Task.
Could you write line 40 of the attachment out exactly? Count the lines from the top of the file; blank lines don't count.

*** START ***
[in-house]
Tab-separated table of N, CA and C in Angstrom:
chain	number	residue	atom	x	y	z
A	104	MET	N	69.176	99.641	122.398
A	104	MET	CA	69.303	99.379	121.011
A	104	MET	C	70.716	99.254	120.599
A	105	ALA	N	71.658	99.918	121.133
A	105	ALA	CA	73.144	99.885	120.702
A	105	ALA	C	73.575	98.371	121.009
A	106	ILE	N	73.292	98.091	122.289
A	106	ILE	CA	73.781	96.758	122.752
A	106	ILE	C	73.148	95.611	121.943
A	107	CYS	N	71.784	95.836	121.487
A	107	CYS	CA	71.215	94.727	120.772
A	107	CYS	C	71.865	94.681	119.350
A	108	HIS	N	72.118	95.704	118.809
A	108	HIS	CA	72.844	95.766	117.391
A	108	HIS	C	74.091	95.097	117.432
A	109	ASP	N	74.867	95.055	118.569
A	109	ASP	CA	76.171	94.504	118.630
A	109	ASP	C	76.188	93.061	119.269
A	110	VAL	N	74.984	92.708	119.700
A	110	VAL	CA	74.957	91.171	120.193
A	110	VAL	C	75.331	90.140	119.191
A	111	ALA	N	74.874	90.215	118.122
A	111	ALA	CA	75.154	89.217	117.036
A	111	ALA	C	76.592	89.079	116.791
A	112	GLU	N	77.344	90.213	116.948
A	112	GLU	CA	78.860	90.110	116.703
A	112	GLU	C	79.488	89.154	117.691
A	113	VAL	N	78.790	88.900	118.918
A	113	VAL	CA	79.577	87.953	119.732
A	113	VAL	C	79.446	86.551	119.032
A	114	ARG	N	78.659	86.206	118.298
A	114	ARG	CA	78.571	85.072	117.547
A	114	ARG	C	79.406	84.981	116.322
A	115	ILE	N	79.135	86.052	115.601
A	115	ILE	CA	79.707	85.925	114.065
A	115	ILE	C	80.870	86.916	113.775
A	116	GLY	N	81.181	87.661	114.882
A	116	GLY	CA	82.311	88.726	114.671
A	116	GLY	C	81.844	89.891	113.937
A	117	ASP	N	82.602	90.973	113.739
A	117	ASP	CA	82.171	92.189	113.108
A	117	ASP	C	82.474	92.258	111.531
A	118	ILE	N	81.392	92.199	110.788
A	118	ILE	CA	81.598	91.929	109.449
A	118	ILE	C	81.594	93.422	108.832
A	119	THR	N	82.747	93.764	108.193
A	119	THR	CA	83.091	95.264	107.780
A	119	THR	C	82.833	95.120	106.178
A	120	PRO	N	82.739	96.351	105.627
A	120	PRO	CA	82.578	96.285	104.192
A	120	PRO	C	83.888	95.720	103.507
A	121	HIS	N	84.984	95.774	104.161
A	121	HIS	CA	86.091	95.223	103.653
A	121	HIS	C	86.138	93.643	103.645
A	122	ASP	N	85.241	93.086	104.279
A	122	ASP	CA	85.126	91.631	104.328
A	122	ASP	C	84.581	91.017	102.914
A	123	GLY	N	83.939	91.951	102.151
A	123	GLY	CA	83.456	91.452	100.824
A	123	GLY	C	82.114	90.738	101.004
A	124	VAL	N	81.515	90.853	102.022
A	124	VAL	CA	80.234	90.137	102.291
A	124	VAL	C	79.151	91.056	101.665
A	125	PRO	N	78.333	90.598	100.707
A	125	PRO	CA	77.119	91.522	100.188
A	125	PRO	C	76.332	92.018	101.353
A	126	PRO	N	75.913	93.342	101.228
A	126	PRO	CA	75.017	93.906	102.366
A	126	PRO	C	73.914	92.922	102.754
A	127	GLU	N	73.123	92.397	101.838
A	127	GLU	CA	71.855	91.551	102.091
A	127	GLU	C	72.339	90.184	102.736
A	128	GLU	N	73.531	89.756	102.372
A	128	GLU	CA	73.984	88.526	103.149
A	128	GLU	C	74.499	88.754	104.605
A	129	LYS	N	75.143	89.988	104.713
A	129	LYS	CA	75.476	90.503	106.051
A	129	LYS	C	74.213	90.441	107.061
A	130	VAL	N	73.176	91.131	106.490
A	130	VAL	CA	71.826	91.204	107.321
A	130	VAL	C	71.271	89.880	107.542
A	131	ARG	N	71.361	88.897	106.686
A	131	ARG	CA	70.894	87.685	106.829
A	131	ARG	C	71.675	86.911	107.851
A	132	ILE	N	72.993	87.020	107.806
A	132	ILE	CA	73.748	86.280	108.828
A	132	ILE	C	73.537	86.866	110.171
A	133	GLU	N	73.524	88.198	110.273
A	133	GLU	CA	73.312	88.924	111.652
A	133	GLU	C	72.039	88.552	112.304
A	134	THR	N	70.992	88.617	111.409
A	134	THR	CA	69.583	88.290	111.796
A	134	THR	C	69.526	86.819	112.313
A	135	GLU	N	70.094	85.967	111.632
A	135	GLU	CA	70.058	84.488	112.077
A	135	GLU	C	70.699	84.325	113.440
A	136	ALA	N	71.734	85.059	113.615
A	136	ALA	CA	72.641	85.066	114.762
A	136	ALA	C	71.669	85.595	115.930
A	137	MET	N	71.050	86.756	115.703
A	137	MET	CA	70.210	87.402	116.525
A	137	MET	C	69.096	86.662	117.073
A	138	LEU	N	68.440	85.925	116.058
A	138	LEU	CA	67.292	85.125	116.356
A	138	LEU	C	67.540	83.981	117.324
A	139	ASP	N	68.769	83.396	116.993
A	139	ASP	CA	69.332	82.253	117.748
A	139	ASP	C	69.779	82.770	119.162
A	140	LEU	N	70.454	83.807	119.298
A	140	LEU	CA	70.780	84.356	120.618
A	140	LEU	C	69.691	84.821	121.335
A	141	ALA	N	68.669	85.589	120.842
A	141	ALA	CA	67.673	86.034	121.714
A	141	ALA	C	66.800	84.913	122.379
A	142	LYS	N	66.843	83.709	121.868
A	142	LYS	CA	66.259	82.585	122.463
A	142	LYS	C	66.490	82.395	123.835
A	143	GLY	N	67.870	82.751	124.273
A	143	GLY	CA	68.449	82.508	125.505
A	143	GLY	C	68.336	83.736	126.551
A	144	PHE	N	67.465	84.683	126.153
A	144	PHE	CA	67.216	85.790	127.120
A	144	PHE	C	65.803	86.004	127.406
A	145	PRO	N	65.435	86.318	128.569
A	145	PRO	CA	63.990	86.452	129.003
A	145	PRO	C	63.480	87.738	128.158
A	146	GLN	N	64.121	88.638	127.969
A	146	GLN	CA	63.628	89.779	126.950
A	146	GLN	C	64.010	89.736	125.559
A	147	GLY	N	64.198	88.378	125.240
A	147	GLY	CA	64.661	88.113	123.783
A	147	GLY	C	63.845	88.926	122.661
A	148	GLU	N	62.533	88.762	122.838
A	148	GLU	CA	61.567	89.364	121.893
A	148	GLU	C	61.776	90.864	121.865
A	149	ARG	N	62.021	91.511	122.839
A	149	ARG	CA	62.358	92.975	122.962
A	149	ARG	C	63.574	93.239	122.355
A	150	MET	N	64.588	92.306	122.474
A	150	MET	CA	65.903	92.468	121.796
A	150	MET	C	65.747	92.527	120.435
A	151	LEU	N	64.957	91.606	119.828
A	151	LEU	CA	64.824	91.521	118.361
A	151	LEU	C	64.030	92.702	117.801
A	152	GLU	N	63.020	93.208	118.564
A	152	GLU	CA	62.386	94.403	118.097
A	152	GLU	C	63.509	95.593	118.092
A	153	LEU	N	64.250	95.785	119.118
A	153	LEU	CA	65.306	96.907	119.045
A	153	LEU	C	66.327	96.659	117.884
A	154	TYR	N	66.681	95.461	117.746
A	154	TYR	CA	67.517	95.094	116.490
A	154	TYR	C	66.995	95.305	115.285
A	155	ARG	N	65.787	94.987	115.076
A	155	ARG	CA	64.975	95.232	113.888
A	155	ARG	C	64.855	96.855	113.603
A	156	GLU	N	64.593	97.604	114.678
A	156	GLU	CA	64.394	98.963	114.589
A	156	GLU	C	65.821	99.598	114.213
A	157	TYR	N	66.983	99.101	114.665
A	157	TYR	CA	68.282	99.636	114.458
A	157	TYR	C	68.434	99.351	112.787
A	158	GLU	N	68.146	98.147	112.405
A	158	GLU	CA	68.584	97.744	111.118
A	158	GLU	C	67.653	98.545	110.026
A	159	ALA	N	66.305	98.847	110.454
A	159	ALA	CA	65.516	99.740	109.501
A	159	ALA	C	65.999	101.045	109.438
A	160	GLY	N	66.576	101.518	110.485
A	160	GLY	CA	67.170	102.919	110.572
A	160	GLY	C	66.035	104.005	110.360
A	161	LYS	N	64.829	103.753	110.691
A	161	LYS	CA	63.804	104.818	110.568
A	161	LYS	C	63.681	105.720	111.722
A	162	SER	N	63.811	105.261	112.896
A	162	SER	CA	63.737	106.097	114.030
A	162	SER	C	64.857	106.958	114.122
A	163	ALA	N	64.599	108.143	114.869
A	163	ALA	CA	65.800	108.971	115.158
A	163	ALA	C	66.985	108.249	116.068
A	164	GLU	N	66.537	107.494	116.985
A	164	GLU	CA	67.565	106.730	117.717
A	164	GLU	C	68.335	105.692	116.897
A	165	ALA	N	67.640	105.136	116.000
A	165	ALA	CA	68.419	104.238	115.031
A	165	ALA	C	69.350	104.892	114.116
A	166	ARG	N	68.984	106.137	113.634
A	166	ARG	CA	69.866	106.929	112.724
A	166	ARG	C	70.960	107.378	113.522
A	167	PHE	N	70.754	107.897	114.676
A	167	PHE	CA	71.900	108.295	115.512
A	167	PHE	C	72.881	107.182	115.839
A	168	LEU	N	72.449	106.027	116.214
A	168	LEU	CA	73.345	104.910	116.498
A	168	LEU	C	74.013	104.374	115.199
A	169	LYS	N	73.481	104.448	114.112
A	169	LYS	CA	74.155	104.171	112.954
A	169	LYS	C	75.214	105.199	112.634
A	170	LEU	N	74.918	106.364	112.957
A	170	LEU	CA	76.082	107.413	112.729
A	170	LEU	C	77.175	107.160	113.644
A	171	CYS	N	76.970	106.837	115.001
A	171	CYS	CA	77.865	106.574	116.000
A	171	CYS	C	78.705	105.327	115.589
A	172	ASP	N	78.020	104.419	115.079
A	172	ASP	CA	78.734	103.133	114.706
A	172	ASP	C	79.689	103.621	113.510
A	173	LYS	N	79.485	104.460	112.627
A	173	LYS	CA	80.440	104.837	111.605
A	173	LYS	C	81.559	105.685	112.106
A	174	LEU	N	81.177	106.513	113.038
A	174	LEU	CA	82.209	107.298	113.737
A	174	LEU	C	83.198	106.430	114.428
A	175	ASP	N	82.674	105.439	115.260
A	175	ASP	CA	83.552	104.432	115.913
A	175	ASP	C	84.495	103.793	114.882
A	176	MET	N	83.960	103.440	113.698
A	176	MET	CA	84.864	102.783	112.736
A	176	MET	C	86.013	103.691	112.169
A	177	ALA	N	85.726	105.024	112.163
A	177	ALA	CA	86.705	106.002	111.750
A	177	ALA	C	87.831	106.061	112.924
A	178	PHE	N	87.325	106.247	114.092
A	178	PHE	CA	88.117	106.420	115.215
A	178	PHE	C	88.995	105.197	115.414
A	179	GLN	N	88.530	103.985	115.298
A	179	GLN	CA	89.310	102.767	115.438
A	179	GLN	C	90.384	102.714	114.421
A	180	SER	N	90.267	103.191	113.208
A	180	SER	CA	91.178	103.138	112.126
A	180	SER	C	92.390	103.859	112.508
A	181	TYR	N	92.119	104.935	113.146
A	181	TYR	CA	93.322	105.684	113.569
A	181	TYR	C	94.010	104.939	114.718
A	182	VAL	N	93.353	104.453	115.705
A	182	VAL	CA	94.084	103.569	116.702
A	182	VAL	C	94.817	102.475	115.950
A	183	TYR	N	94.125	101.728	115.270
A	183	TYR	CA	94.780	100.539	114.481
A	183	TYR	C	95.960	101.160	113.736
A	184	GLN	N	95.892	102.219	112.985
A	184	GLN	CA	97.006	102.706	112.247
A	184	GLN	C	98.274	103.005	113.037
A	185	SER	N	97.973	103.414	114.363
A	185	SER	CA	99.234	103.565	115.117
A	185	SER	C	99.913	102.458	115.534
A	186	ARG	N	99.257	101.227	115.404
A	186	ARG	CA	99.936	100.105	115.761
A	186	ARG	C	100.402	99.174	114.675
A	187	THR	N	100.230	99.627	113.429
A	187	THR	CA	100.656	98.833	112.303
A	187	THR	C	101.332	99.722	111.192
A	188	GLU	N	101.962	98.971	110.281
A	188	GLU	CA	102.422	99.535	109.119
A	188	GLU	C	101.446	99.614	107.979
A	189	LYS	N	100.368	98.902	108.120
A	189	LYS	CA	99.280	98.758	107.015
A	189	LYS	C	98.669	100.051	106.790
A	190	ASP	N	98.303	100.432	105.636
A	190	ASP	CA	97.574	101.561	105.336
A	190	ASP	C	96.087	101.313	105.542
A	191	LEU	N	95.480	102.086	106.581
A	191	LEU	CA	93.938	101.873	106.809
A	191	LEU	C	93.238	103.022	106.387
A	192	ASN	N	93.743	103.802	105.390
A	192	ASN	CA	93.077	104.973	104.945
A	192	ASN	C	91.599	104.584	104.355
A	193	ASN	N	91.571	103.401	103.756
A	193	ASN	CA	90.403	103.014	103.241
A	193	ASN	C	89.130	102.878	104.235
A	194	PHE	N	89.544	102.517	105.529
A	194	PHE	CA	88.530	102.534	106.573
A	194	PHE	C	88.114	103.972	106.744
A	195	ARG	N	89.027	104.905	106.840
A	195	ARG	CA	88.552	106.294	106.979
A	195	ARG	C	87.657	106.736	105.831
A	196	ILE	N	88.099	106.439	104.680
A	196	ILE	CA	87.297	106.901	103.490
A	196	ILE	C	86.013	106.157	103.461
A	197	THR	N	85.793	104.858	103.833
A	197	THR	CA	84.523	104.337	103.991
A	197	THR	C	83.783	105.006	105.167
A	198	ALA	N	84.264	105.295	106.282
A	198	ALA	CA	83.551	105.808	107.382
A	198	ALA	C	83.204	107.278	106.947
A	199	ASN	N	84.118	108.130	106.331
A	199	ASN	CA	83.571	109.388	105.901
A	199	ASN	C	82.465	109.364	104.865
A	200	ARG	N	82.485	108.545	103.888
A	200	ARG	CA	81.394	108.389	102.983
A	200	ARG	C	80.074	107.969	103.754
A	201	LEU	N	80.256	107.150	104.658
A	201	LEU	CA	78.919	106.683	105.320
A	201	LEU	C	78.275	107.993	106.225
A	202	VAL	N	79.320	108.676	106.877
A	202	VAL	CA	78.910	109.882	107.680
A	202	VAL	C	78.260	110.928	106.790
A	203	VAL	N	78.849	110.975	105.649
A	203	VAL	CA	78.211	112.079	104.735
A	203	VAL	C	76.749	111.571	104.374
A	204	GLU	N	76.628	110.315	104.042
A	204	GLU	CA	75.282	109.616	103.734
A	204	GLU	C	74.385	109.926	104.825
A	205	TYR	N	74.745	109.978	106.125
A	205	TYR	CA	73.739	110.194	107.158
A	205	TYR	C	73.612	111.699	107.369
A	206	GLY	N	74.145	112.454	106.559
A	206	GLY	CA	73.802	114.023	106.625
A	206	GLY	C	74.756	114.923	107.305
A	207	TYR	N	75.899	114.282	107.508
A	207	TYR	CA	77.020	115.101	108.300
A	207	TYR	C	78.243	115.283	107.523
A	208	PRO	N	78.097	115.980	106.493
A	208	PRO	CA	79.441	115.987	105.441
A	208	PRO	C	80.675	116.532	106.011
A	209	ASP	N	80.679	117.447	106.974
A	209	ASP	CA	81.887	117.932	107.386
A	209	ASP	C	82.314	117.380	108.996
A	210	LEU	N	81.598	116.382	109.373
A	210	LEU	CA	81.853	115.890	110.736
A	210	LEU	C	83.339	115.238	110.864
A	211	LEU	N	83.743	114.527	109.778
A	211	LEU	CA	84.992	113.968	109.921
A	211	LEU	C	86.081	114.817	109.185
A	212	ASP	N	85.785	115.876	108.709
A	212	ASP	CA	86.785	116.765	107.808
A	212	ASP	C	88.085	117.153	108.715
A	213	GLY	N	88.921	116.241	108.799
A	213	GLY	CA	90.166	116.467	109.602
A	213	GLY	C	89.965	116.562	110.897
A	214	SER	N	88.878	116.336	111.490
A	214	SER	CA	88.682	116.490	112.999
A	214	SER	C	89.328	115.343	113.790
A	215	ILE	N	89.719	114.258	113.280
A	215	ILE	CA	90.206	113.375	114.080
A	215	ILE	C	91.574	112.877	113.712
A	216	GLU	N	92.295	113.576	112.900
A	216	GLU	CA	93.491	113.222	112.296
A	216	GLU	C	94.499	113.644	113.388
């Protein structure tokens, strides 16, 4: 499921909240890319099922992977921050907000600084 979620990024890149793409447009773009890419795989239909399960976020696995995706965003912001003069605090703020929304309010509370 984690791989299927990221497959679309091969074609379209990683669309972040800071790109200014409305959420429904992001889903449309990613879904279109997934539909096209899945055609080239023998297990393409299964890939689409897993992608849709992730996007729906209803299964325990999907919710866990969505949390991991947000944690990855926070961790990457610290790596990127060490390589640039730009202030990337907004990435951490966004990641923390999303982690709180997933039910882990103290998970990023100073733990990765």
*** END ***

A	116	GLY	N	81.181	87.661	114.882